Yet, at the end of the film, Lei’s not the guy to strike the final blow, despite being the guy who finds the outsider heroes Naza (Wen Zhang), a creature that comes in human and bizarre Phil Tippet-Studios CG baby forms, and Yang Jian (Huang Xiaoming), a bio-armoured hero of renown who has a cyber-dog. Hopefully, I’m not spoiling things for you by telling you Jacky Heung is the stuntman son of the film’s producers. Angelababy fares much better in this film than she did in Independence Day: Resurgence or Revengeance or ReTerminated or whatever the title of the latest one was. In that film, her purpose is just “Pilot, Chinese, Female. Shoots things in a plane and cries when her family gets wiped out and is hit on by the film’s nerd character.” Here, despite only being in the film for the middle third, and mark you this is only a two-hour movie, her presence is warm, quirky and reassuring. She’s a tool of General Leopard, literally, and she is caught in the tragedy of being a mole beaming everything she and Lei do back to Leopard and then having her memories erased at the end of each day by Leopard. Despite having a love story, literally parachuted into the picture, Lei and Butterfly have an organic chemistry and their arc resolves quite satisfactorily.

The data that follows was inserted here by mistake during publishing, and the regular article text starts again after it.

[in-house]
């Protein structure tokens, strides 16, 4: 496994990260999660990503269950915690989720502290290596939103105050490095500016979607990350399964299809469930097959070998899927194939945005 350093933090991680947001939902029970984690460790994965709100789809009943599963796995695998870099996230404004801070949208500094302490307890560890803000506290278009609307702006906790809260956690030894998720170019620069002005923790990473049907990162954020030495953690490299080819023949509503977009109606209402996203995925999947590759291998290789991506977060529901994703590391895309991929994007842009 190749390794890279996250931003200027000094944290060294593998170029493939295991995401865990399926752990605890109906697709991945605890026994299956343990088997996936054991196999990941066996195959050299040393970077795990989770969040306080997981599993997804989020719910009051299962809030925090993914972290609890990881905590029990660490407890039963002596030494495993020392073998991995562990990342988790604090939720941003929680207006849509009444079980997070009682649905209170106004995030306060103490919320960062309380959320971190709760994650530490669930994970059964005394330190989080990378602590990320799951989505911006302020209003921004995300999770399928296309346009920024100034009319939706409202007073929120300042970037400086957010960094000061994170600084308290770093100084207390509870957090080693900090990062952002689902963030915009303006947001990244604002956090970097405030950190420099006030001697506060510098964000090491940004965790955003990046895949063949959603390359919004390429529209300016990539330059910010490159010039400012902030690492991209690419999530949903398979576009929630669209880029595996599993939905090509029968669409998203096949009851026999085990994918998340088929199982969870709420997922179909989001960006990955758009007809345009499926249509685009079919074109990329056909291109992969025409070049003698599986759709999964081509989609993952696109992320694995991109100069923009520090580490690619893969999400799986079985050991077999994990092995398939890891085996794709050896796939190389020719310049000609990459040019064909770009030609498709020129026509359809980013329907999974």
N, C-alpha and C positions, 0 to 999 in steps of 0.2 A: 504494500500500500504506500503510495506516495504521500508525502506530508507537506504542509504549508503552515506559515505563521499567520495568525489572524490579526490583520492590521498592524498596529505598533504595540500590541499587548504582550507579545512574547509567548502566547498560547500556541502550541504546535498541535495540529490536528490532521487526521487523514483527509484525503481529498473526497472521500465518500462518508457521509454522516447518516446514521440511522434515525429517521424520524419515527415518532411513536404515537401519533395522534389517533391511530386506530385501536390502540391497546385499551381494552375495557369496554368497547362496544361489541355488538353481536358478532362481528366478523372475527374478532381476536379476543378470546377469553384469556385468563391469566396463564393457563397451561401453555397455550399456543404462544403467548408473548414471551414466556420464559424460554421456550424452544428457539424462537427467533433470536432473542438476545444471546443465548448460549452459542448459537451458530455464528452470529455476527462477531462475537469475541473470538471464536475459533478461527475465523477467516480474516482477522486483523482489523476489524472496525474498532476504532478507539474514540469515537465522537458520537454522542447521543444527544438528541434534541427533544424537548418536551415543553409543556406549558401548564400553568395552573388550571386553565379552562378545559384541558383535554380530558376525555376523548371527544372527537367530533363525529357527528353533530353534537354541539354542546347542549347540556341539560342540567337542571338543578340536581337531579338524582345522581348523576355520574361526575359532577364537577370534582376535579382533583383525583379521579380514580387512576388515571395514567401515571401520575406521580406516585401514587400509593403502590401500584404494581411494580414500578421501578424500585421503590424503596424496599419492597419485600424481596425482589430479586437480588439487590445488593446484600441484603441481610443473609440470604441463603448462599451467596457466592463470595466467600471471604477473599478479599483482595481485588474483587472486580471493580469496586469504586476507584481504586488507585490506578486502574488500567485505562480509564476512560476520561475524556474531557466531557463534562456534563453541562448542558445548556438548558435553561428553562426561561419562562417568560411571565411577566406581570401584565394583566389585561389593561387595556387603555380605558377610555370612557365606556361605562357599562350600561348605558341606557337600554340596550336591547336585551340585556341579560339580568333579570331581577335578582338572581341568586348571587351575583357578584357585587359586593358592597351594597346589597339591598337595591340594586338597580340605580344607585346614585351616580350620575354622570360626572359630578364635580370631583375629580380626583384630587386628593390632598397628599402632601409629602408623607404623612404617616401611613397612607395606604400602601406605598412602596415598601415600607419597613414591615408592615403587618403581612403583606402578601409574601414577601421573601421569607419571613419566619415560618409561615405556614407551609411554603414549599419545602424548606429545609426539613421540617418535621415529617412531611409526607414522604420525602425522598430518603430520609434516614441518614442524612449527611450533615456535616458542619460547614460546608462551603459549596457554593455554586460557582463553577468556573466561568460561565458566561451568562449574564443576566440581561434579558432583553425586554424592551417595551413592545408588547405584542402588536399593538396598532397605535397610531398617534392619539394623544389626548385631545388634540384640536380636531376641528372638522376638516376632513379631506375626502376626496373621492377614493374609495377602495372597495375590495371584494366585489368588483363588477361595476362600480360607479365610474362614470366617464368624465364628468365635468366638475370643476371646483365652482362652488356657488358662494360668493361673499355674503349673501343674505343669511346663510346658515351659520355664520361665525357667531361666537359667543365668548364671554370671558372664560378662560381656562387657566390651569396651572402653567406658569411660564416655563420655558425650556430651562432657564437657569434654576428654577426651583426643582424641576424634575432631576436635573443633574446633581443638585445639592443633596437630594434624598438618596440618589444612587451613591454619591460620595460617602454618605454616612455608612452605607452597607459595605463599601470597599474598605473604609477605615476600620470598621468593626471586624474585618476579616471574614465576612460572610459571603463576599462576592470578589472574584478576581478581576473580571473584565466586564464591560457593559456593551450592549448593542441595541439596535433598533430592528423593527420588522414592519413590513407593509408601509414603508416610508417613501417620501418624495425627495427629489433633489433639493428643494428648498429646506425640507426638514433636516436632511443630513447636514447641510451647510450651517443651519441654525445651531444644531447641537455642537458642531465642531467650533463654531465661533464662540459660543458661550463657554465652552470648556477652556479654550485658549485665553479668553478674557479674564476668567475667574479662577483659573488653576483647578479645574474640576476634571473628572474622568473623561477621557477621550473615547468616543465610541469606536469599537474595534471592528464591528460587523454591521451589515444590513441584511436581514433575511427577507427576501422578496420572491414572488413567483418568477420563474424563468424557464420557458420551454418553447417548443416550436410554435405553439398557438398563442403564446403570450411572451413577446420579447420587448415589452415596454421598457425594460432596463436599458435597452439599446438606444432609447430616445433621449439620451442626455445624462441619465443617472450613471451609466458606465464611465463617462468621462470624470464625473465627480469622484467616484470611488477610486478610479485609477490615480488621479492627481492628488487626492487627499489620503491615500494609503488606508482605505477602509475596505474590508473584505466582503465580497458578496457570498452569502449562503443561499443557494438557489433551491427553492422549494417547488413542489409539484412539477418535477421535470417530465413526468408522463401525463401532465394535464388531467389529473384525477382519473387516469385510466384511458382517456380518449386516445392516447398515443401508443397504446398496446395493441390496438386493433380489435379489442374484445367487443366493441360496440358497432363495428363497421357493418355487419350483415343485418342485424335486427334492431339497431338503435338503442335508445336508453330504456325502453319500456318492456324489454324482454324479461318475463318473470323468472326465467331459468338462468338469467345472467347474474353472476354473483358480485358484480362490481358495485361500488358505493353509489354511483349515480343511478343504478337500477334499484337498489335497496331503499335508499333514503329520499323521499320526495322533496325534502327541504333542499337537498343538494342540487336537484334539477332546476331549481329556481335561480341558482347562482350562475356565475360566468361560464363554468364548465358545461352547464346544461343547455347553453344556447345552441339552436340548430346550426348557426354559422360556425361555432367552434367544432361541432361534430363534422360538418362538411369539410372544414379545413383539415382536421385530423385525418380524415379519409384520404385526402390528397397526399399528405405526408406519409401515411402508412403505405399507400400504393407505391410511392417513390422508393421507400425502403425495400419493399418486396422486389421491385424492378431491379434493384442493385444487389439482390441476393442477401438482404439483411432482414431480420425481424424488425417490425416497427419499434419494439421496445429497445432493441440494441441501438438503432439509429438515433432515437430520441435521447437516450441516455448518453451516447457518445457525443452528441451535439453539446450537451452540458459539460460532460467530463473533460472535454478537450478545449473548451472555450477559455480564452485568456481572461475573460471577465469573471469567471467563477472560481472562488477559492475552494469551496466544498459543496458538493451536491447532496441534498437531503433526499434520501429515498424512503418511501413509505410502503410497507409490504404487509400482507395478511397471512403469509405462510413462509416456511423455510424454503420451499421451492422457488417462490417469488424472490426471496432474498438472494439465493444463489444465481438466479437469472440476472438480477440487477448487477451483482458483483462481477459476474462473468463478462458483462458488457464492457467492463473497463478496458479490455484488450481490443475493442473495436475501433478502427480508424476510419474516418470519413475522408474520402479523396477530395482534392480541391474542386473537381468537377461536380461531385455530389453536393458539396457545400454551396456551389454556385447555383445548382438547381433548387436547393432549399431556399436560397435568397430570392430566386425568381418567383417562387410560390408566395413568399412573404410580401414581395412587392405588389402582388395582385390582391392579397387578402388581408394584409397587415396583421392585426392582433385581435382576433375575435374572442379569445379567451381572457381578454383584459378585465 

Wen Zhang’s Naza acts aloof for most of the film, despite being sent by Jiang to help Lei, and comes across as that female friend you’ve got in the bar who refuses to talk with your other female friend because she’s secretly jealous of her. It’s a real bizarre performance and is coupled with the most off-putting CG baby scenes which means you kind of sit there in the cinema, slack-jawed at what you’re watching, hoping things get explained. They don’t but then after an hour of this relentless pace, you get used to the thinner air that director Hui is doling out. By the end of the film, where the world’s largest CG troll (he’s Godzilla-sized) gets Hulk-dropped into the Xiqi fortress by Daji doing a Rita Repulsa and making the troll in the first place, you perfectly happy to see what the hell happens next while never asking why such a film with its title has no gods nor league in it?
Director Hui has a background in visual effects and first unit assistant directing under maestro Tsui Hark and it clearly shows, as he’s more confident placing his cast in CG scenes than he is in putting them in performances. I think he’ll make a great director someday but he needs smaller pictures to work on as his weakness is acting and actor placement. The film’s makers clearly wanted to make a CG-laden film with big sets, massive performances and razor-sharp pacing. What they got was a film where the ideas are bigger than the dialogue, the performances are bigger than the ideas and the whole exercise is to show that China can make big, loud and crazy films. For my money, the Chinese way of making nutty epics is more fun than Hollywood.
Messy and silly, League of Gods ends on the promise of a sequel and for all its energy and effort, I hope it happens